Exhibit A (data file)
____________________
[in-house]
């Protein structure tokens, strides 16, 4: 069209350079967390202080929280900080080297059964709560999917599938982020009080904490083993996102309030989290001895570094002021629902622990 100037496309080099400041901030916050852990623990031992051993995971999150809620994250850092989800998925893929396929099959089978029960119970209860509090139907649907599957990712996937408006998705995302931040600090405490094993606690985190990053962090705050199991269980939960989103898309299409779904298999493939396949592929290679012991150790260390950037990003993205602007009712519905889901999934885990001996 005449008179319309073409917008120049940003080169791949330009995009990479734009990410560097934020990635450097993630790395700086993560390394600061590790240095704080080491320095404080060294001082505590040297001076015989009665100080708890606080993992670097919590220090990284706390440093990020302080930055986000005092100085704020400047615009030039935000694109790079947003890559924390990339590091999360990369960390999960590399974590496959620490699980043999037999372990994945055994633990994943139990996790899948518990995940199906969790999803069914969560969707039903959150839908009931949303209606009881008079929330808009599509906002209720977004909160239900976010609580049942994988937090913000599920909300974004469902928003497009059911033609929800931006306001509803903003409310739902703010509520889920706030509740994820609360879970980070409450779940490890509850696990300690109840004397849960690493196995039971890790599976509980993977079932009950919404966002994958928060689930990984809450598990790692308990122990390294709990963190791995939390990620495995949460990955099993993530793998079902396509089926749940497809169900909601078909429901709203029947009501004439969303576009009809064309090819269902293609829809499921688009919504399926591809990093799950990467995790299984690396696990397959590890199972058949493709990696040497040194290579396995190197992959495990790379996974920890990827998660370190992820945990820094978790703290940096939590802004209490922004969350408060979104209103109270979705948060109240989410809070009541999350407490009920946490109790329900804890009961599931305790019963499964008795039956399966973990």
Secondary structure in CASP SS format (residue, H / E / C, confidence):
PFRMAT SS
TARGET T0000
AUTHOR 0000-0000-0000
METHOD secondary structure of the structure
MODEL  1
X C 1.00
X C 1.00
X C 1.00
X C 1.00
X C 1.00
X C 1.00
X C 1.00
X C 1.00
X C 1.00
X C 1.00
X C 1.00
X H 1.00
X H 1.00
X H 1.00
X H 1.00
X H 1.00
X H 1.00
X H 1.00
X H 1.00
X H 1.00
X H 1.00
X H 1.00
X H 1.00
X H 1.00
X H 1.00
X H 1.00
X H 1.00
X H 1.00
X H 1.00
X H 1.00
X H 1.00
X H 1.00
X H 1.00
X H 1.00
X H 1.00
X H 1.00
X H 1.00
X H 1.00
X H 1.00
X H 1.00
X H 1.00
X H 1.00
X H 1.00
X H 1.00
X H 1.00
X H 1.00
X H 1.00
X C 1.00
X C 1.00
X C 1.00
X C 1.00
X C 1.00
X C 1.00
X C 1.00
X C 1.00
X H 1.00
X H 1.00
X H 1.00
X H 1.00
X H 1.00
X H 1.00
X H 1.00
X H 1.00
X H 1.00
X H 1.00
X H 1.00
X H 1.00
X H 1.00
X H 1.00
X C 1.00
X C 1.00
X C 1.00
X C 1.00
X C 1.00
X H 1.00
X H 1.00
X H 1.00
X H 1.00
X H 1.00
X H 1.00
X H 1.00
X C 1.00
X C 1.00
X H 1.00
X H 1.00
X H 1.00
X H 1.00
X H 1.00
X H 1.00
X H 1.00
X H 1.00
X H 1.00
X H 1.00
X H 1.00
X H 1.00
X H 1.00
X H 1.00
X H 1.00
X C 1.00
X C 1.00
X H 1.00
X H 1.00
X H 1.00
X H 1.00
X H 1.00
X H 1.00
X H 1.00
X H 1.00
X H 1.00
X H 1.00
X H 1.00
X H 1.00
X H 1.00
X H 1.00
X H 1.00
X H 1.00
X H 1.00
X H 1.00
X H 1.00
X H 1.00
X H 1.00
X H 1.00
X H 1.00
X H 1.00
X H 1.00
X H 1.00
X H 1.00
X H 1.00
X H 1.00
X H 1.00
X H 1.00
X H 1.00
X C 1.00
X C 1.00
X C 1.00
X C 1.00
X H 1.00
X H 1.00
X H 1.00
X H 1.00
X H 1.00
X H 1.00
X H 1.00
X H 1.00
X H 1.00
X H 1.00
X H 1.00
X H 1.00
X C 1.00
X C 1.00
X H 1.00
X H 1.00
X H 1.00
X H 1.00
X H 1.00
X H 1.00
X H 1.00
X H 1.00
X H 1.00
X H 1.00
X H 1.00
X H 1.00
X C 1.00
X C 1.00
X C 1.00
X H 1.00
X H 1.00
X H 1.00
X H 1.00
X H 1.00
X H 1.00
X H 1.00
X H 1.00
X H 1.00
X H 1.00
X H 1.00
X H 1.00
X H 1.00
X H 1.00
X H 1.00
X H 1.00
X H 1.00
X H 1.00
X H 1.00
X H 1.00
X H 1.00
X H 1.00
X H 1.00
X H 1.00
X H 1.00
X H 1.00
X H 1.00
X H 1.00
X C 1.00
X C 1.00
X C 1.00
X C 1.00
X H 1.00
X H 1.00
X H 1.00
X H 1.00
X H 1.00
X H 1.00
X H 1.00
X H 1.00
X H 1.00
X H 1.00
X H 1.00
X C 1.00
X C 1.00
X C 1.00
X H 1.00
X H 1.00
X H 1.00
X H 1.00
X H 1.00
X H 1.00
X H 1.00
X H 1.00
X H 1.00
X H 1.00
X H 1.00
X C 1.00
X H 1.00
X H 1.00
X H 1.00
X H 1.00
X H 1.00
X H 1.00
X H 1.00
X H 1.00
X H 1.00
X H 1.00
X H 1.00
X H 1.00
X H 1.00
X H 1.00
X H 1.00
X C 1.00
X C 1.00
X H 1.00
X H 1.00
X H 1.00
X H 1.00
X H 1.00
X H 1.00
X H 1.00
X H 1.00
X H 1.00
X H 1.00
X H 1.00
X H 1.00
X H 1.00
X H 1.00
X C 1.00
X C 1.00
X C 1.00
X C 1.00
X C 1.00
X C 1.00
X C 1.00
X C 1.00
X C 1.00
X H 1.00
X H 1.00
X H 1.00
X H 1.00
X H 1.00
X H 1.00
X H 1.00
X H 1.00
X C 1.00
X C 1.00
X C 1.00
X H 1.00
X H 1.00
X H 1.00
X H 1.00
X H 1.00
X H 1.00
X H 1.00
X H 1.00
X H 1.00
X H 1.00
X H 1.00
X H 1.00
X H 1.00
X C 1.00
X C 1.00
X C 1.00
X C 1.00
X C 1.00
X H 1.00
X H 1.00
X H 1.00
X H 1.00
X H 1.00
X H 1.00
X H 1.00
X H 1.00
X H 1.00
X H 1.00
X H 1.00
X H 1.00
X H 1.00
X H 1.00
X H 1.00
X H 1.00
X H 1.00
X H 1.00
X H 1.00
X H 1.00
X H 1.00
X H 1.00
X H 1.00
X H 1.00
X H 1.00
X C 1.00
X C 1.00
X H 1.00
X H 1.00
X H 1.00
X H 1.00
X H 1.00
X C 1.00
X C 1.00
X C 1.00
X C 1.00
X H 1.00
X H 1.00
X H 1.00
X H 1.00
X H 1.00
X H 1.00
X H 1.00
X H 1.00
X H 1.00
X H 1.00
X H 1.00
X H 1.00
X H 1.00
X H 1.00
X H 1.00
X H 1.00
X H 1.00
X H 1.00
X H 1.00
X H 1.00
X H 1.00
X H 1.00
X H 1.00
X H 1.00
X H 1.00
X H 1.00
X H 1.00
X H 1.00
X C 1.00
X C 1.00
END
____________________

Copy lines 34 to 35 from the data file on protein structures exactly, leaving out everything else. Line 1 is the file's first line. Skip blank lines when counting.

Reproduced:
X H 1.00
X H 1.00